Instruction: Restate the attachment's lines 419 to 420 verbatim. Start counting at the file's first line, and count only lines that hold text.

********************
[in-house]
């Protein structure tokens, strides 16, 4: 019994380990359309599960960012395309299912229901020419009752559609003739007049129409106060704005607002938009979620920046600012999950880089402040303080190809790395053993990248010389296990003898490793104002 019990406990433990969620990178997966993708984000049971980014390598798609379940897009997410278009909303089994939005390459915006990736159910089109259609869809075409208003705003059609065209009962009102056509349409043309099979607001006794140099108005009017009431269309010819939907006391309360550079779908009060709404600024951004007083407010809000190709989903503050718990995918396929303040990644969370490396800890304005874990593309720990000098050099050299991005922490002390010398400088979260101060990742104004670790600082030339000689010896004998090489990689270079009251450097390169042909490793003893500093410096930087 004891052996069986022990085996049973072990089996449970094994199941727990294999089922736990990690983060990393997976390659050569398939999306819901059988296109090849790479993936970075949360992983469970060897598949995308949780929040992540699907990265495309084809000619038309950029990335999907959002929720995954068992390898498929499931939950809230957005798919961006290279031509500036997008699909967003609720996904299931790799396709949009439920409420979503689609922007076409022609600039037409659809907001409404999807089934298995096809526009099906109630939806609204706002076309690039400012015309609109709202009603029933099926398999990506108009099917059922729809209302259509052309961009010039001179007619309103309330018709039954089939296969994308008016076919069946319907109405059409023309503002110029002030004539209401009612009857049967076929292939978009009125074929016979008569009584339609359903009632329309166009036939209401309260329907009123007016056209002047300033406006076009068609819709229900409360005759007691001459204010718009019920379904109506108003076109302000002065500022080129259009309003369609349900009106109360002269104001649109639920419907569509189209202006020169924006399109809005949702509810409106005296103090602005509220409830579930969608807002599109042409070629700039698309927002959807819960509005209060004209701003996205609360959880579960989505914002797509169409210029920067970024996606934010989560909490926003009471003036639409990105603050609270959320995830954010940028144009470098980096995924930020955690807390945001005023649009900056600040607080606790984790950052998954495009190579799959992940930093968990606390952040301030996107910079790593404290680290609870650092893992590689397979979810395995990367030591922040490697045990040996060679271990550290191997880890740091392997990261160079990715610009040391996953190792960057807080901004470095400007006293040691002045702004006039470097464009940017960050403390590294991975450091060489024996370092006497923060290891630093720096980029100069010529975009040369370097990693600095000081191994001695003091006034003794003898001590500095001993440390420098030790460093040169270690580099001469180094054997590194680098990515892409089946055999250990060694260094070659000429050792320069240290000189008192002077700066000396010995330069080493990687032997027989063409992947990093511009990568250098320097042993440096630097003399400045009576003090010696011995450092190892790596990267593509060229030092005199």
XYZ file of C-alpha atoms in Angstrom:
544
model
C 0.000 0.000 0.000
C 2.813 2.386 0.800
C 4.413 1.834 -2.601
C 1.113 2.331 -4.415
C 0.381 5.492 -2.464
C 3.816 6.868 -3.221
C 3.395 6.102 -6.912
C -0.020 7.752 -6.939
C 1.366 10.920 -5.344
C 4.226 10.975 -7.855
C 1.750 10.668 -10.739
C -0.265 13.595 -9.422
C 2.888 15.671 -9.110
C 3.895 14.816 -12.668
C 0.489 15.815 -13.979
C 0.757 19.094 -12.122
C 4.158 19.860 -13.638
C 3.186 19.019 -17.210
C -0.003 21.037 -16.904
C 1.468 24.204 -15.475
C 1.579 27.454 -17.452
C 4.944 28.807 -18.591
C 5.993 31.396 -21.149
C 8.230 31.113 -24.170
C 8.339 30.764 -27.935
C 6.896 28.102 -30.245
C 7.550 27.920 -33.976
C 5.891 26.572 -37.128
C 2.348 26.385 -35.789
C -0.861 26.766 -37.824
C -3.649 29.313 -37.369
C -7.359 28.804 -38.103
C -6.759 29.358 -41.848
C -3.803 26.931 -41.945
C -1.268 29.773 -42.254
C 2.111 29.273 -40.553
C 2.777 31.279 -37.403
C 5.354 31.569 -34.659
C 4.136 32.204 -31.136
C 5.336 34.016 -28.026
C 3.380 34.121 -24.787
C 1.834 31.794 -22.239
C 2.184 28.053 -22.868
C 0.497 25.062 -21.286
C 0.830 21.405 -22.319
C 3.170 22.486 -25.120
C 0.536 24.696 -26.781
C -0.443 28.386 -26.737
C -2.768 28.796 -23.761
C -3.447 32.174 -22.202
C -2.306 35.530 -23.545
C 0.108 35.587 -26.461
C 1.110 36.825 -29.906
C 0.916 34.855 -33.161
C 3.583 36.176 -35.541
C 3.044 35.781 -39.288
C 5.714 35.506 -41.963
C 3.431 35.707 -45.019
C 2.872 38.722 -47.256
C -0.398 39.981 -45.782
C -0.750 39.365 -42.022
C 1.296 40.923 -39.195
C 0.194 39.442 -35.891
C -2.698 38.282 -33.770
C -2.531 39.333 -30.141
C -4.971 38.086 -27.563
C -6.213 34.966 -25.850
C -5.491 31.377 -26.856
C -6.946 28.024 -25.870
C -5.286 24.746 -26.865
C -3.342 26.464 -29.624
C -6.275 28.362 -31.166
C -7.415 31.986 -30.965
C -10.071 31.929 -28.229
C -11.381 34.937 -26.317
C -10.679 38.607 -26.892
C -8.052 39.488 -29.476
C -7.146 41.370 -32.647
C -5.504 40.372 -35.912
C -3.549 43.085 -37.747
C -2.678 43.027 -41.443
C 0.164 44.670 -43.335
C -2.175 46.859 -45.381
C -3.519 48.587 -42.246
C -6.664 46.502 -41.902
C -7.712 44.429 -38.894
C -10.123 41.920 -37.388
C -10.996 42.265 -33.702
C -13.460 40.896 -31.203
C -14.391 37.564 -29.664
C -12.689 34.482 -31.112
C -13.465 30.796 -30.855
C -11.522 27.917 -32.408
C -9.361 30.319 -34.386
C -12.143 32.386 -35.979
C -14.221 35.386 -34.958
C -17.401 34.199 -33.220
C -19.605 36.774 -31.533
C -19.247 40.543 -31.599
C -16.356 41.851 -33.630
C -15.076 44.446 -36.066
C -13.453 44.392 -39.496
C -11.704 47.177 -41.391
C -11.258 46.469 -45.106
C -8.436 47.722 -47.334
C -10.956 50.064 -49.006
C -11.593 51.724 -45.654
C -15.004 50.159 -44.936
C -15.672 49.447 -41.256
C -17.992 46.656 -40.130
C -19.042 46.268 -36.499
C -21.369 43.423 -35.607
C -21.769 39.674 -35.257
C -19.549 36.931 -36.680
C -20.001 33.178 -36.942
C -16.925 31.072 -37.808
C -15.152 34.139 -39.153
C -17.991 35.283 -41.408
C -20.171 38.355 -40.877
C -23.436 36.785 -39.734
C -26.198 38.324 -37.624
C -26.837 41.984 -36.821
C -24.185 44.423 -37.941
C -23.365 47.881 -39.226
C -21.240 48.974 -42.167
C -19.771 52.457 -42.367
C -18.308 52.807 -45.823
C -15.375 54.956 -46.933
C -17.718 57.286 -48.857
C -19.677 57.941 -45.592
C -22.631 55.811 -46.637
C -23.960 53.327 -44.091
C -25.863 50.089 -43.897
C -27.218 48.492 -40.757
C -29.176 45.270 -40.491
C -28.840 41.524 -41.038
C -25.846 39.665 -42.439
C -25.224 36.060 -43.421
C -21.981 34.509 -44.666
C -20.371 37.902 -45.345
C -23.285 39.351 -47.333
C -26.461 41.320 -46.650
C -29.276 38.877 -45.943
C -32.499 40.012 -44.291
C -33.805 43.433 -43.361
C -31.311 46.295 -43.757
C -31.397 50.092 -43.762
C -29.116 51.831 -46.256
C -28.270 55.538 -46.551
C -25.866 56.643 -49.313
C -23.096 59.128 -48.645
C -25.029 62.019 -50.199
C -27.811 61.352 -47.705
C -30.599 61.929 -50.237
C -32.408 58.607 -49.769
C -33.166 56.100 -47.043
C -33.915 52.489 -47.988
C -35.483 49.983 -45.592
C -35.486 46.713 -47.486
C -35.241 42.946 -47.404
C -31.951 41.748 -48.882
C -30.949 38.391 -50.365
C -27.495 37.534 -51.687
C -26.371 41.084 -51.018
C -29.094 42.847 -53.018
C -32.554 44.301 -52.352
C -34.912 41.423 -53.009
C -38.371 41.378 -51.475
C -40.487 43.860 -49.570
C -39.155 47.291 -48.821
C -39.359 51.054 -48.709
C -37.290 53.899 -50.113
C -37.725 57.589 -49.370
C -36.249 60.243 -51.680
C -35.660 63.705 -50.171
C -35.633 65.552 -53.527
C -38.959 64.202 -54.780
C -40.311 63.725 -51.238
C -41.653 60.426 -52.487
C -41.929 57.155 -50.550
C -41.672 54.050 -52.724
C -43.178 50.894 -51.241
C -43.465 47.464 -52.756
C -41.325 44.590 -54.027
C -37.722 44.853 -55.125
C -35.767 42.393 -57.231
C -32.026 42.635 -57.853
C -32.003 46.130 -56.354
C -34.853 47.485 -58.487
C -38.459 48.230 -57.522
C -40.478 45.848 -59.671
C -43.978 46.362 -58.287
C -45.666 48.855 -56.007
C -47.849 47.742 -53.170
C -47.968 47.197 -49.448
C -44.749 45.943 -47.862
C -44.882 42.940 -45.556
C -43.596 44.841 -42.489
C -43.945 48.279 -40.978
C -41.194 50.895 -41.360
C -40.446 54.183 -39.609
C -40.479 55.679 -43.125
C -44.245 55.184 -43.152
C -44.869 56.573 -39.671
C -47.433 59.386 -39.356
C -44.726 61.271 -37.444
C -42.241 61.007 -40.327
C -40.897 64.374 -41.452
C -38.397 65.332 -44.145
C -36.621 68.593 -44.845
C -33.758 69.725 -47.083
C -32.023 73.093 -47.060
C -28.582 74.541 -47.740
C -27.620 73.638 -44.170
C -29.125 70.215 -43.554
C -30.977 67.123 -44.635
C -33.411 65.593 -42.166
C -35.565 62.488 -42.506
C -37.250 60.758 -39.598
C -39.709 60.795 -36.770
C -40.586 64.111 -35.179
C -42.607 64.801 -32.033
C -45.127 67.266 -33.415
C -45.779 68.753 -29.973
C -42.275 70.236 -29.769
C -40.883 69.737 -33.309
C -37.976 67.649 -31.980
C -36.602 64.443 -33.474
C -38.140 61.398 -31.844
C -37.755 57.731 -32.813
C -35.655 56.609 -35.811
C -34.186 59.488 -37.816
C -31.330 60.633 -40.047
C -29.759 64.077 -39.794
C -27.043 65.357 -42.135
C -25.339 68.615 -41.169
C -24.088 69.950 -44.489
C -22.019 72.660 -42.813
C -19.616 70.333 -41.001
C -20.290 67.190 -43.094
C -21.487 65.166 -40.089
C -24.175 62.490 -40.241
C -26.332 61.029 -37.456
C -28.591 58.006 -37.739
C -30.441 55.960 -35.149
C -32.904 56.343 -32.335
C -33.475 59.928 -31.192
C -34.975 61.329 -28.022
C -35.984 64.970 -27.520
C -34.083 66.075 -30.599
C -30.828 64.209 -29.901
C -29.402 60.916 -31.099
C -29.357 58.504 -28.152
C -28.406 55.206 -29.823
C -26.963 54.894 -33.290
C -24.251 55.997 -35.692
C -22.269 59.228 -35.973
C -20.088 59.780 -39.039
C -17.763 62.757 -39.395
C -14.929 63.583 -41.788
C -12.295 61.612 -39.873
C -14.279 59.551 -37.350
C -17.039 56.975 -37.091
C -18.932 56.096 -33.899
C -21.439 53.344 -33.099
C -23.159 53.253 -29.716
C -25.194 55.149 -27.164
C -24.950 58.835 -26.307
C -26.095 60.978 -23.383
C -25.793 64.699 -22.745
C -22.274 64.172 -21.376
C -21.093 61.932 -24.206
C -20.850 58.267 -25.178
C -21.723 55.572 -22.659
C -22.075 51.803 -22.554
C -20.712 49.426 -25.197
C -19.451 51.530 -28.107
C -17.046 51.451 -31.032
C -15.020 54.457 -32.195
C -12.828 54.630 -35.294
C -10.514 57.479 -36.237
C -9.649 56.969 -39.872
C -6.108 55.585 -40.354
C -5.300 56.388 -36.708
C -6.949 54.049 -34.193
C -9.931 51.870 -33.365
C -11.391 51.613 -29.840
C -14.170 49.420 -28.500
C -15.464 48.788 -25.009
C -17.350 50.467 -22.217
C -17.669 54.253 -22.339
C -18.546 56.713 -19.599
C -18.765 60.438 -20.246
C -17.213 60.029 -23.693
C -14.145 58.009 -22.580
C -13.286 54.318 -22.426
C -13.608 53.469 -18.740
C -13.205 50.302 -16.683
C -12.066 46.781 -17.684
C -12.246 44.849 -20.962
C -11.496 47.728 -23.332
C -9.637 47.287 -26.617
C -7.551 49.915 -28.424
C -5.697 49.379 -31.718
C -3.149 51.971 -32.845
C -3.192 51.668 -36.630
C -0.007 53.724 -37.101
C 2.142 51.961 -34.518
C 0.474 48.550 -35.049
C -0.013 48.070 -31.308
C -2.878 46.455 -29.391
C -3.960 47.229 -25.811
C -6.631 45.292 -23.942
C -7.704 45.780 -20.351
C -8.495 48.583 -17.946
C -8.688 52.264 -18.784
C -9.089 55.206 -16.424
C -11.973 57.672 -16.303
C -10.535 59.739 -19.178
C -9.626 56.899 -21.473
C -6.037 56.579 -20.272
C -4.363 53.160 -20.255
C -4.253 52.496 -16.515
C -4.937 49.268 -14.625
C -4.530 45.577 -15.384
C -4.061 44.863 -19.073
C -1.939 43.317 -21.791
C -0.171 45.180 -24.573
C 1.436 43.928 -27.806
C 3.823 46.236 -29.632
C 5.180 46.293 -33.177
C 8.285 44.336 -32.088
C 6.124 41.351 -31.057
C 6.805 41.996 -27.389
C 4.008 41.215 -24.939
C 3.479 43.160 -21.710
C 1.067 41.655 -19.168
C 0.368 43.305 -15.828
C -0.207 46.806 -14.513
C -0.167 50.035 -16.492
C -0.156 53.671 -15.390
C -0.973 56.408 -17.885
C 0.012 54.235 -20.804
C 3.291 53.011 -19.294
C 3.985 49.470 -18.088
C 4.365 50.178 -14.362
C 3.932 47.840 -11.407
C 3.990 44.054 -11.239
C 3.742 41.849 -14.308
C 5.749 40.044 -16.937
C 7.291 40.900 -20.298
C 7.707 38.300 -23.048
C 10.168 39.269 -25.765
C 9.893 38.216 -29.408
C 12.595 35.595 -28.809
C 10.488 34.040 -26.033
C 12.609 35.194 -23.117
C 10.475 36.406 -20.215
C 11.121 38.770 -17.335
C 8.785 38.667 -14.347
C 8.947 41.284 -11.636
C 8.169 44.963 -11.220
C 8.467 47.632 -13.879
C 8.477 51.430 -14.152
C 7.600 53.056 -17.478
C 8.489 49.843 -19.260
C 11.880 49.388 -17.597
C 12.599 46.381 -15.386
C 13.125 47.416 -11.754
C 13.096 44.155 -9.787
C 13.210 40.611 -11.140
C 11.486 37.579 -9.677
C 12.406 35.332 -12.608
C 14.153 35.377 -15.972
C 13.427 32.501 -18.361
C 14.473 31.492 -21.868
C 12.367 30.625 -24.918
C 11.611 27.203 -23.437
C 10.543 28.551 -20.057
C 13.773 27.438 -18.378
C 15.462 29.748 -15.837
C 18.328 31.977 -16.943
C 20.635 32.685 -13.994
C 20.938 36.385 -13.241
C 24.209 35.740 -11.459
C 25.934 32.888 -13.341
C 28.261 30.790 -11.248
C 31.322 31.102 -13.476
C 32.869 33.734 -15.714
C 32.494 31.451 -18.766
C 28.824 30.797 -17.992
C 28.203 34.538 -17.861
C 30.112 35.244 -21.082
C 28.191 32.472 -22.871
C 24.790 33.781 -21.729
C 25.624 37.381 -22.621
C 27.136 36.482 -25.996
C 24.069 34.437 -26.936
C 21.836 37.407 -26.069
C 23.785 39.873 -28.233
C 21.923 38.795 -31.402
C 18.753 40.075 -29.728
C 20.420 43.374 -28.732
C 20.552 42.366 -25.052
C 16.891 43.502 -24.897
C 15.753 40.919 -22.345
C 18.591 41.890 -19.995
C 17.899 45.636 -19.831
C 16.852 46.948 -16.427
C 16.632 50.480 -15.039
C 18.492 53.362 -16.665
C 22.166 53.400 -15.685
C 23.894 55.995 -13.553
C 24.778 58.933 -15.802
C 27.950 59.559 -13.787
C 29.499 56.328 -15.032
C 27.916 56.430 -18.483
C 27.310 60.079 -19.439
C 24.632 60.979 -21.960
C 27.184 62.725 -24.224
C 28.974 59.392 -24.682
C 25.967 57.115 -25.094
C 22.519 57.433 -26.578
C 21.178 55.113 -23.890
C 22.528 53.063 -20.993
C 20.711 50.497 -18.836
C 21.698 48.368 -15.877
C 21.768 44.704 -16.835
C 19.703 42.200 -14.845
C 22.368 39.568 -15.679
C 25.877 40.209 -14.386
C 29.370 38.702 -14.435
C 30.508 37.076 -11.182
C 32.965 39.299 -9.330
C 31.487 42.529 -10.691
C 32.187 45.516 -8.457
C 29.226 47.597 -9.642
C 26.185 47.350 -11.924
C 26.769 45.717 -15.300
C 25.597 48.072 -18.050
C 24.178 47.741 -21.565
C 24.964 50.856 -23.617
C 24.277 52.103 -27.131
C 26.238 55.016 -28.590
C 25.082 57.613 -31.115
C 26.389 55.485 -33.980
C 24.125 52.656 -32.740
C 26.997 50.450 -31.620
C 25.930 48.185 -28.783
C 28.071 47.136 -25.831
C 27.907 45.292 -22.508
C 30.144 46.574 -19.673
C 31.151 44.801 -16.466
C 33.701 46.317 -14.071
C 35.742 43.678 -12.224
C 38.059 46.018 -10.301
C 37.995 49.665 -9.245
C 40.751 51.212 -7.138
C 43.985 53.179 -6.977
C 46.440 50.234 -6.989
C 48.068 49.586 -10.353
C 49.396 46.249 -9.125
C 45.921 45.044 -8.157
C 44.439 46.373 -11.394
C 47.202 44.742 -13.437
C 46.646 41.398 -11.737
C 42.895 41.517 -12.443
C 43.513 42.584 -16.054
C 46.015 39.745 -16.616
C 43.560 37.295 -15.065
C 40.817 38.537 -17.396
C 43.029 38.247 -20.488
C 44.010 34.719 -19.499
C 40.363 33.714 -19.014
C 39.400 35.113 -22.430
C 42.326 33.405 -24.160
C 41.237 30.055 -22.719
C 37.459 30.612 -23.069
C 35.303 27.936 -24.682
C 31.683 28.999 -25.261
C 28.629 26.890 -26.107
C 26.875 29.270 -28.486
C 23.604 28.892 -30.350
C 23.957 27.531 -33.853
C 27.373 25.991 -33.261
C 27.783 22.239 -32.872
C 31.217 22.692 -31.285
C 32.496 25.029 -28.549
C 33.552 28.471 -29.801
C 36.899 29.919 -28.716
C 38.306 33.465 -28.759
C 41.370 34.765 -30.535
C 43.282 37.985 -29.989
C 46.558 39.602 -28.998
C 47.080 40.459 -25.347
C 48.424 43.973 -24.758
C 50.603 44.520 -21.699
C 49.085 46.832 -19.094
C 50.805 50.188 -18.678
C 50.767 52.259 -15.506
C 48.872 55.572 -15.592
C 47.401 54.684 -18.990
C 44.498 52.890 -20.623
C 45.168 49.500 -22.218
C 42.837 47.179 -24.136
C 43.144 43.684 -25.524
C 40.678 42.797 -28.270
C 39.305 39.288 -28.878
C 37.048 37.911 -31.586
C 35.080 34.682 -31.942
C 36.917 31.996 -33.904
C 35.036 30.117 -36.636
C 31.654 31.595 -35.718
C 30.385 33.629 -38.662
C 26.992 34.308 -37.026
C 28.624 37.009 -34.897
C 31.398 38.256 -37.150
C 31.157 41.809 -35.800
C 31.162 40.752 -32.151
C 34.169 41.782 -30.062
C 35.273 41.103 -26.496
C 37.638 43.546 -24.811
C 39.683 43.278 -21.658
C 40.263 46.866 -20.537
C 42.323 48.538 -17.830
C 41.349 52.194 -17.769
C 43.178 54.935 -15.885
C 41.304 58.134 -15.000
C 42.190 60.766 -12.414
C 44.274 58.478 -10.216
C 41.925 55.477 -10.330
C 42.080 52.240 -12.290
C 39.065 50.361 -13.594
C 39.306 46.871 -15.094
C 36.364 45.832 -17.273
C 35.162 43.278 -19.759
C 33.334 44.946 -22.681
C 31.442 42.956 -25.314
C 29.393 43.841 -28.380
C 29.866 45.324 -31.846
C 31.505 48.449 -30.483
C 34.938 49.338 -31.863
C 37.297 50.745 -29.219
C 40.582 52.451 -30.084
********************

C 24.778 58.933 -15.802
C 27.950 59.559 -13.787